Strength Training Tweak To Lower Injury Risk

Safely executed strength training in almost any form has been proven in study after study to lower injury risk. That's not exactly breaking news at this point
 
However, there is a specific aspect within your strength workouts that has the greatest impact on protecting you from injury.
 
It happens during what is called the eccentric part of your lifts.
 
What is that, exactly?
 
Each repetition can be broken down into 3 phases - concentric, isometric and eccentric.
 
The concentric phase is the actual lift part where you move an object (a weight, band, or even yourself).
 
There's also an isometric phase, which is basically the time when you change directions from lowering a weight to raising it. This can be prolonged intentionally by pausing, or it can be extremely brief, but it is there if even for just a microsecond.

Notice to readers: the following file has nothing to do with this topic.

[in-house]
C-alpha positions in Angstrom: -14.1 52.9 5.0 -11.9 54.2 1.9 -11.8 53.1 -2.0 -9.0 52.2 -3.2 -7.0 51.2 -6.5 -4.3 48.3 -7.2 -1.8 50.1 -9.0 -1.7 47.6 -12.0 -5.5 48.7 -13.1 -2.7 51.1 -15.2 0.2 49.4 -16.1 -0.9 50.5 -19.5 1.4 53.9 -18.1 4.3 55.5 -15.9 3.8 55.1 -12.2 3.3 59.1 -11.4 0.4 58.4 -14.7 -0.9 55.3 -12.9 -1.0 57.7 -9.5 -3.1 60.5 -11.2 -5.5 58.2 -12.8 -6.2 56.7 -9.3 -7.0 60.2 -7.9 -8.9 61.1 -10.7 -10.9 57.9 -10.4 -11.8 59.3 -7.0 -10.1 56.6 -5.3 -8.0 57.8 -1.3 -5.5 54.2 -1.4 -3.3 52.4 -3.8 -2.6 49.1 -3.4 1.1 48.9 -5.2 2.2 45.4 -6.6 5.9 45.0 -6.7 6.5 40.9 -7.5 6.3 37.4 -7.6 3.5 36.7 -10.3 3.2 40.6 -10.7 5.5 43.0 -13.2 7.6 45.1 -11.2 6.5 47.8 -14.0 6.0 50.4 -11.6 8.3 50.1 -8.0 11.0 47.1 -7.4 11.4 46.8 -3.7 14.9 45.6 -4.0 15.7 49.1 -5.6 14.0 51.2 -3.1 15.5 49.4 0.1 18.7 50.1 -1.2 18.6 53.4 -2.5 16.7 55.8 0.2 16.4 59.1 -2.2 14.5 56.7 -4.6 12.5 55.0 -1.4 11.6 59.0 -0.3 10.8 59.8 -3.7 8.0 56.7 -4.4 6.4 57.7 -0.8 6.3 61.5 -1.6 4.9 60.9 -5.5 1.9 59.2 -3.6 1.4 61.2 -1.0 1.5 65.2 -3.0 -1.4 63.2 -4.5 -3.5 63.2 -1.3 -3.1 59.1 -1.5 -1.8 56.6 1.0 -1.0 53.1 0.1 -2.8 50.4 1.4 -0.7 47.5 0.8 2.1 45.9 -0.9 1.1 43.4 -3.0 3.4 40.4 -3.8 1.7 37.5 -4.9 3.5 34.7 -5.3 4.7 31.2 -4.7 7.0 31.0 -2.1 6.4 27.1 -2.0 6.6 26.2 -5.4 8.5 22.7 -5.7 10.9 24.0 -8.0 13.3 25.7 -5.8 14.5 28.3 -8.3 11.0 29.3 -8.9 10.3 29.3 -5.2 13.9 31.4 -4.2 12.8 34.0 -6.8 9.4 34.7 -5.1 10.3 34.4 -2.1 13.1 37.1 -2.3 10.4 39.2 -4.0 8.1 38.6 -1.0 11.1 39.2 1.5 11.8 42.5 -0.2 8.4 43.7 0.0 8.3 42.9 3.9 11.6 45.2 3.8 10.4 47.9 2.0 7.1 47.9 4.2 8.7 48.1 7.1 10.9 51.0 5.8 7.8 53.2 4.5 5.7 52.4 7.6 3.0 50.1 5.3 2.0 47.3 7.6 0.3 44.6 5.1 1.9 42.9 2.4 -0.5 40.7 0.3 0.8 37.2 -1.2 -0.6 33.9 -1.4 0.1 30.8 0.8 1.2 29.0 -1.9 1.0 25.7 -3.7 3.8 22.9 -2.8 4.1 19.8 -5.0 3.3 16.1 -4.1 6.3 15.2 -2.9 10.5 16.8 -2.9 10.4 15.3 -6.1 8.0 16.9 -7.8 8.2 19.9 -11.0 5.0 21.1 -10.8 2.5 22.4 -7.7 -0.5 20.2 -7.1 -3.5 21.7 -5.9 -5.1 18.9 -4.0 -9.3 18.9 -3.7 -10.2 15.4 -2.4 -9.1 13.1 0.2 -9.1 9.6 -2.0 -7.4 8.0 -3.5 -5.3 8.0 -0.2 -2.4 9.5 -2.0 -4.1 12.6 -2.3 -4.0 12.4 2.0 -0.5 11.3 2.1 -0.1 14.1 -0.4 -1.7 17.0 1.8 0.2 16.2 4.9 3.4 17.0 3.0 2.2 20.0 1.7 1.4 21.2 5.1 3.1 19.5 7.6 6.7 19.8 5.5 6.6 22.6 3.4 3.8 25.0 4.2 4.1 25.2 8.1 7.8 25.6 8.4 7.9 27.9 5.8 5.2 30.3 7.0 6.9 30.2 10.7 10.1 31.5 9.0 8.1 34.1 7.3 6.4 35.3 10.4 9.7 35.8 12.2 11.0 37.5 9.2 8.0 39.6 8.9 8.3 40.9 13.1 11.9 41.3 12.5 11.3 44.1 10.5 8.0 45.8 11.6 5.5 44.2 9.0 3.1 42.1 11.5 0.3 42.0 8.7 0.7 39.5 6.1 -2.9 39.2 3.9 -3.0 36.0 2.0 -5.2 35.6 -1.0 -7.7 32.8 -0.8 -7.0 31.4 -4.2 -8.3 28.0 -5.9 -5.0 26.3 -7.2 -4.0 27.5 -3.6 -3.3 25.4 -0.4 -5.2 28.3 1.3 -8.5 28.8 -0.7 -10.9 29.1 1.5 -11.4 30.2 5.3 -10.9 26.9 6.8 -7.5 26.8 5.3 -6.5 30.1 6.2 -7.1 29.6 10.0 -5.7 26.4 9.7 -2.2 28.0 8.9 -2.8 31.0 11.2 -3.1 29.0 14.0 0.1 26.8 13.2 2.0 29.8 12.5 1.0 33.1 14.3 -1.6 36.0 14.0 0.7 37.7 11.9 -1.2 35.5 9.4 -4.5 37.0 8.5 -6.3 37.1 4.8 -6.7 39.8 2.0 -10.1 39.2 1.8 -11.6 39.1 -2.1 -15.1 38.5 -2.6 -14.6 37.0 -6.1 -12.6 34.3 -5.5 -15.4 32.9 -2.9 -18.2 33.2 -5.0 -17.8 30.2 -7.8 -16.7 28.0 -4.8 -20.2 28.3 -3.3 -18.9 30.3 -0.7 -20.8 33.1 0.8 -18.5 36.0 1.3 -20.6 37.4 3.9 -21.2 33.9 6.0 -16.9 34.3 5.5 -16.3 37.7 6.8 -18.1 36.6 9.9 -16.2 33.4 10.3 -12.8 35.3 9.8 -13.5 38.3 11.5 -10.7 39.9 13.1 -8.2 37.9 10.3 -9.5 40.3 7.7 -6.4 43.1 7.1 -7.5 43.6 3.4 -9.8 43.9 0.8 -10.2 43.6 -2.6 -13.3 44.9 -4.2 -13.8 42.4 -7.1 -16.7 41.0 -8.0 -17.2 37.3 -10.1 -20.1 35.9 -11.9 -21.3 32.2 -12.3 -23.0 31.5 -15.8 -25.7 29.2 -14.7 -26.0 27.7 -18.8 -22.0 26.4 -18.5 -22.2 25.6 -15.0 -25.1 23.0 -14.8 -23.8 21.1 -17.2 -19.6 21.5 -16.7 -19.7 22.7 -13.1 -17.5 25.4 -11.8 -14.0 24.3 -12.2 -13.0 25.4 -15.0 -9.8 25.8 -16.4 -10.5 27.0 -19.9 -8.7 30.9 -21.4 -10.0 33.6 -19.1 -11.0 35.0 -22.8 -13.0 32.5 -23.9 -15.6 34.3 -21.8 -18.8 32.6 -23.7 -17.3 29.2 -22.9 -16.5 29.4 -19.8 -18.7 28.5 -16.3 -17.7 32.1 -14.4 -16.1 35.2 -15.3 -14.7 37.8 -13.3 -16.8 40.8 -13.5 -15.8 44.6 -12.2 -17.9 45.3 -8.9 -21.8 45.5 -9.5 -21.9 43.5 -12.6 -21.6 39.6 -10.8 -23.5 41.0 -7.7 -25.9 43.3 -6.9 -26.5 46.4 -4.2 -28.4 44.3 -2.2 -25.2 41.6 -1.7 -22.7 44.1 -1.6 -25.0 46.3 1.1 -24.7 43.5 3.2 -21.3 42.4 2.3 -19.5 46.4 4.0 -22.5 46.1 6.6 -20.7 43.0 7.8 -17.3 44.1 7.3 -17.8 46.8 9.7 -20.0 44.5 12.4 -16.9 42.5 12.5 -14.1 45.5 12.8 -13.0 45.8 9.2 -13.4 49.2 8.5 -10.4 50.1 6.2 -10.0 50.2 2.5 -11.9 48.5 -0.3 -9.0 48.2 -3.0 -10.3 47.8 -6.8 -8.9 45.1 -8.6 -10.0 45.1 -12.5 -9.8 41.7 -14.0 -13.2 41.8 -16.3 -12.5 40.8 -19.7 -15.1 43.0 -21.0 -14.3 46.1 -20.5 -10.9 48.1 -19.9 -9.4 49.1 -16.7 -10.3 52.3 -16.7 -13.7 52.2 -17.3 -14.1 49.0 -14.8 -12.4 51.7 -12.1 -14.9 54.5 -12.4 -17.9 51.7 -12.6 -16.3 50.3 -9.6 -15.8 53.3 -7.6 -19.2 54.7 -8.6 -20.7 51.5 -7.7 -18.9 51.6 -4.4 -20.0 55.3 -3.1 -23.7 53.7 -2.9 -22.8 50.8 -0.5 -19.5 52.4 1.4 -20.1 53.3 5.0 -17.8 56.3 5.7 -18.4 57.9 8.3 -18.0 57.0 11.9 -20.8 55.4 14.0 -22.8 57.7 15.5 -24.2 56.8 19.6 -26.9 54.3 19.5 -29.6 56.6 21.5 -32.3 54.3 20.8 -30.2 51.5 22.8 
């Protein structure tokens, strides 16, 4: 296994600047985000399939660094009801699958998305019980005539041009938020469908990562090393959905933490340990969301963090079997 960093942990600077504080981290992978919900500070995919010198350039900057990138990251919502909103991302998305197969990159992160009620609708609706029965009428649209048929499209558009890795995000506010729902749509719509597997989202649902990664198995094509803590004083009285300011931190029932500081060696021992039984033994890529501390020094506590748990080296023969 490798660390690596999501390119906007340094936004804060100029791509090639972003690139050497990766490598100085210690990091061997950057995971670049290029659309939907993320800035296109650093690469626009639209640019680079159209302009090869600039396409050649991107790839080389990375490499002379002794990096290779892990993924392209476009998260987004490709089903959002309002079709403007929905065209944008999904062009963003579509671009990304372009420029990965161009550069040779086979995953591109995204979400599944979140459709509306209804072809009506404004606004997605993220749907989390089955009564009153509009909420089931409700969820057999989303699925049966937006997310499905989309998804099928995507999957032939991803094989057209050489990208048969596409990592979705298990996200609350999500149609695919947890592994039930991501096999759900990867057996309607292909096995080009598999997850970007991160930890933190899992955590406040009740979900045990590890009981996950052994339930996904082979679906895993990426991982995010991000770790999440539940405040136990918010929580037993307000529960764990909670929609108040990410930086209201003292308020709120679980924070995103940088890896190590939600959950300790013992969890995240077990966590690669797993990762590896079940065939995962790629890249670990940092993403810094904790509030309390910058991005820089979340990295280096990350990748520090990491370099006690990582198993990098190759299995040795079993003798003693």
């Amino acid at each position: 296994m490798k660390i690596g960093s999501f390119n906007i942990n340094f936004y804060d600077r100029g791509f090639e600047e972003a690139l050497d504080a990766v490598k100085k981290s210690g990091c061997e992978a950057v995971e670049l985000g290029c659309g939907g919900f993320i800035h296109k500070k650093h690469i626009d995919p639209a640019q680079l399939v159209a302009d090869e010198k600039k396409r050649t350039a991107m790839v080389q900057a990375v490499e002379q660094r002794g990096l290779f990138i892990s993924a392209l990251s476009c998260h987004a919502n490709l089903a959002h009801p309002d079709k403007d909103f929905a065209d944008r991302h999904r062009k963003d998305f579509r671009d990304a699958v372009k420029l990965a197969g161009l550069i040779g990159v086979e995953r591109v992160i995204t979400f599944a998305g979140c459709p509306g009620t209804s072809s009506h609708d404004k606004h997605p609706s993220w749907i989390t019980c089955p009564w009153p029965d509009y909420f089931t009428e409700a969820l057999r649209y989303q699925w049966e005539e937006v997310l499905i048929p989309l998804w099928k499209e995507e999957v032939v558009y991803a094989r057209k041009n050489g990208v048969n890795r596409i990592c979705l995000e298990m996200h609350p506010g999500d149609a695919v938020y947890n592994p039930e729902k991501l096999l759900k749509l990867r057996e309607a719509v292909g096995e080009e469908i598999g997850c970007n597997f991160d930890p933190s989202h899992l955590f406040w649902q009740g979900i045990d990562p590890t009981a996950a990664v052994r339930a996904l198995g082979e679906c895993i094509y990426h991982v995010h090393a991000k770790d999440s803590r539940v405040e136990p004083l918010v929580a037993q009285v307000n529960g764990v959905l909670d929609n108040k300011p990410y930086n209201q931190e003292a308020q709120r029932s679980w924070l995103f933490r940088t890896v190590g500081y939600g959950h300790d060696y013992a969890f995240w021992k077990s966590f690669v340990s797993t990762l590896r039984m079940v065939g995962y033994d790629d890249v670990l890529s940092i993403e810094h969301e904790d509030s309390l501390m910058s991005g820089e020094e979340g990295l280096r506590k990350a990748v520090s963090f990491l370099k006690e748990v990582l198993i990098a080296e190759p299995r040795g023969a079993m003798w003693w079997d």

Then there's the lowering, or eccentric phase.
 
Slowing down the eccentric phase, even by just taking 2 seconds to control the resistance on each repetition, has been shown to do all of the following:
 
  • Improves the health of your tendons, decreasing the likelihood of overuse strains or pulls.
 
  • Increases your muscular coordination, making it less likely you land in awkward positions during sport
 
  • Increases your range of motion, lowering your risk for muscle pulls
 
Not a bad return for just showing a little patience!
 
But of course, what do most people do when lifting?
 
They let weights fall at nearly 100 miles an hour, basically slamming them into themselves to get a rebound at the bottom in order to lift more weight.
 
Athletes have a lot to gain by consistently training with weights using a more controlled eccentric phase.
 
For those who are eager to lift bigger weights, you should also know that over time that tendon strength you build by properly lowering weights will also drastically increase your ability to lift heavier weights in the future.
 
Using a controlled eccentric phase on your lifts is beneficial not just for athletes, but for everyone who strength trains.
 




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